Because of the twisting and flexing motion in the arm and hand necessary for certain sports, especially golf and baseball, and the grasping motions required in some occupations, you may have tenderness and pain at the tendon attachments on the inside portion of the elbow. This is called Medial Epicondylitis. Like other therapists, I do not believe people have to live with pain. So let’s look into this nagging condition.
What exactly is golf elbow? Turn your thumb away from your body. There is a muscle that starts above the elbow on the inside and runs across the top of your lower arm. It hooks to the hand on the first and second fingers. This muscle is the flexor carpi radialis. You can also feel it if you squeeze your hand and many times the muscle will pop up. When the tendon of this muscle becomes aggravated or over used a person can develop “golf elbow”.
What is a tendon? Tendons hold the muscle to the bone and are very strong. However, when they tear, scar tissue forms, weakening the muscle’s integrity. Tendons do not heal well because of limited blood supply.
Signs & Symptoms
- Severe, burning pain on the outside part of the elbow
- Possible Swelling
- Point tenderness along the origin of the pronators teres, FCR, Palmaris longus, and FCU
- Pain can radiate to the forearm.
- Possible pain radiation to medial forearm and fingers caused by ulnar nerve compression
What causes this particular tendon to become aggravated? Most of the time, “golf elbow” is caused by stress, overuse, or form (the way you swing the club). Many times the grip on the club can cause stress, ask your Golf Pro for any recommendations.
What can you do about it? You have several ways to take care of this situation.
Rest is the best step to take first, but do not stop there. Use Ice as often as possible.
Why use ice? Ice helps release metabolites (waste products). When you use ice there are four sensations you will feel – cold, burning, aching, and numbness. When your arm reaches the numbness stage (10-20 minutes), take the ice off. Ice cups are good to use.
To make an ice cup: freeze water in a paper cup, then peel away the paper moving the ice up and down your arm until the you reach the four stages. After your arm is numb, get a tennis ball and squeeze 6 to 10 time for three sets, keep the arm slightly bent and the wrist straight. Then repeat the ice and the exercise. If possible, do this 2 to 3 times each night. There are several other exercises in addition to the tennis ball squeeze; however, this one is very effective.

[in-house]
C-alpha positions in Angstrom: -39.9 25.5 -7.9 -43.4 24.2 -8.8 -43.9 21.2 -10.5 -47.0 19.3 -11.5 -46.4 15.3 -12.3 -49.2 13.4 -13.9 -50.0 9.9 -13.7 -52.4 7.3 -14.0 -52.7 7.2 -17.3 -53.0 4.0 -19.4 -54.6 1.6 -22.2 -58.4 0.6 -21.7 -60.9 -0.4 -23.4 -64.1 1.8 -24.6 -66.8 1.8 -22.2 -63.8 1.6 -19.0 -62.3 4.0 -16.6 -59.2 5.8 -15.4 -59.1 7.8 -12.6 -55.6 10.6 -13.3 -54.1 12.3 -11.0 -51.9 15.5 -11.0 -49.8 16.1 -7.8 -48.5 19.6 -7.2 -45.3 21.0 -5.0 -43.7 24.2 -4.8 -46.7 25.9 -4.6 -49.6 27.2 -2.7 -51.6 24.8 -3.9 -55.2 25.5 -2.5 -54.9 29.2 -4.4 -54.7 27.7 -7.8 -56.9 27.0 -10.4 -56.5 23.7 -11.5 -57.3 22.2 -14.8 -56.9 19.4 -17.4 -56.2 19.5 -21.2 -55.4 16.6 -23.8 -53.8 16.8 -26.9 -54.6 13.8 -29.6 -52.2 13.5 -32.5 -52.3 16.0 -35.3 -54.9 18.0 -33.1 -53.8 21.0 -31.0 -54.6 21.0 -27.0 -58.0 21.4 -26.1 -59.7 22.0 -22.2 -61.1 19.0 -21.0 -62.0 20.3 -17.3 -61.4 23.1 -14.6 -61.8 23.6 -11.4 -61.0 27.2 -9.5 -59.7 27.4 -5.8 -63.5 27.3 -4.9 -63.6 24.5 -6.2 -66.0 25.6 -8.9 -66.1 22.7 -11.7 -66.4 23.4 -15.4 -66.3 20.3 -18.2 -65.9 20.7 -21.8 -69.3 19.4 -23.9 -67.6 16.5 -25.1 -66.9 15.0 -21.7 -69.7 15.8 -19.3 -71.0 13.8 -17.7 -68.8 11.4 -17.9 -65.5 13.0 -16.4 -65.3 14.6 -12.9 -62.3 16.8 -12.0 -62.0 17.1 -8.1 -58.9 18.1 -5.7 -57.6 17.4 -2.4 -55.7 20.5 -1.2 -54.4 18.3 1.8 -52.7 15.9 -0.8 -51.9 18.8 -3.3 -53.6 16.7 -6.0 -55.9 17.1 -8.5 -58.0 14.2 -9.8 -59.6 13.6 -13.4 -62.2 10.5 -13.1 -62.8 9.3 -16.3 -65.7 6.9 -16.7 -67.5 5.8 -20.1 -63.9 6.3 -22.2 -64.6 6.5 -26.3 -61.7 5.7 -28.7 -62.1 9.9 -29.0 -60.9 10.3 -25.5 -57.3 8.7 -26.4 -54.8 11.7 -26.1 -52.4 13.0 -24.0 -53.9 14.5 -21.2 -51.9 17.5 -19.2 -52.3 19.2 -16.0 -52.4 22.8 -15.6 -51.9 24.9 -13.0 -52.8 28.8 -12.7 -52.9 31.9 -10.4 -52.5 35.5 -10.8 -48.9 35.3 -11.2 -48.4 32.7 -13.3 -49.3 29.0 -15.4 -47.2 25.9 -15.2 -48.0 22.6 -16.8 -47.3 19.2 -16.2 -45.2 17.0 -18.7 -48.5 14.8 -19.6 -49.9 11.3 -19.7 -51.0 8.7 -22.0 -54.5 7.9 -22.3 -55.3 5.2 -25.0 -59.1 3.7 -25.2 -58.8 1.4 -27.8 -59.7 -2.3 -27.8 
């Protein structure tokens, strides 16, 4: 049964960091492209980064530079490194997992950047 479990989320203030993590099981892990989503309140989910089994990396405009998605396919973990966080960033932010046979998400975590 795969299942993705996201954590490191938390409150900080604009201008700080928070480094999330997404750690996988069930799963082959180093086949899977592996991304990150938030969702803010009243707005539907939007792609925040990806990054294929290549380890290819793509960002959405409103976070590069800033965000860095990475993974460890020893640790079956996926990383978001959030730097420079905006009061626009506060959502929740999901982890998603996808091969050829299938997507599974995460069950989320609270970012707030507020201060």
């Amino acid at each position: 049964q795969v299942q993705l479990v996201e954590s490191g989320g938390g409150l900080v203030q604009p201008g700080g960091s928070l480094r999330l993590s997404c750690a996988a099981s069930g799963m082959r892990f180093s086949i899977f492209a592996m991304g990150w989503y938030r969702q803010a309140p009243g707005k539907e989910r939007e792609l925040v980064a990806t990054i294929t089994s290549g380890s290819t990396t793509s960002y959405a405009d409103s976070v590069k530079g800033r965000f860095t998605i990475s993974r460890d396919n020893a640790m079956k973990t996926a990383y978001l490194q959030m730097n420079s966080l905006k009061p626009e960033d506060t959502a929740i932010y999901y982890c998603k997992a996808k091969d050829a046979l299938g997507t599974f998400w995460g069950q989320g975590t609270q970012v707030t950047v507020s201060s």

Can you alternate heat and ice? Yes. This can sometimes be very effective in the healing process. When alternating, always let your skin go to normal body temperature before switching methods.
How long should this be continued? You should see some positive results within 4 to 6 weeks. If you are continuing to play golf while you are still having discomfort, realize the tendon will take longer to heal and may never fully recover. If you have had chronic or long-term “golf elbow” it may take even longer to heal.
What other alternatives are there? Massage is wonderful for “golf elbow,” especially when incorporating the ice routine above. Stretching is also very effective, especially before and after playing golf. If the pain still persists, see a qualified Orthopedic physician. They may have other options including injections with a corticosteroid which is another form of treatment; however, realize many times injections can deteriorate the muscle grouping.
Remember, you do not have to live with pain!
Terry Cross, HHP, LMT
Laurel J. Freeman, BA, LMT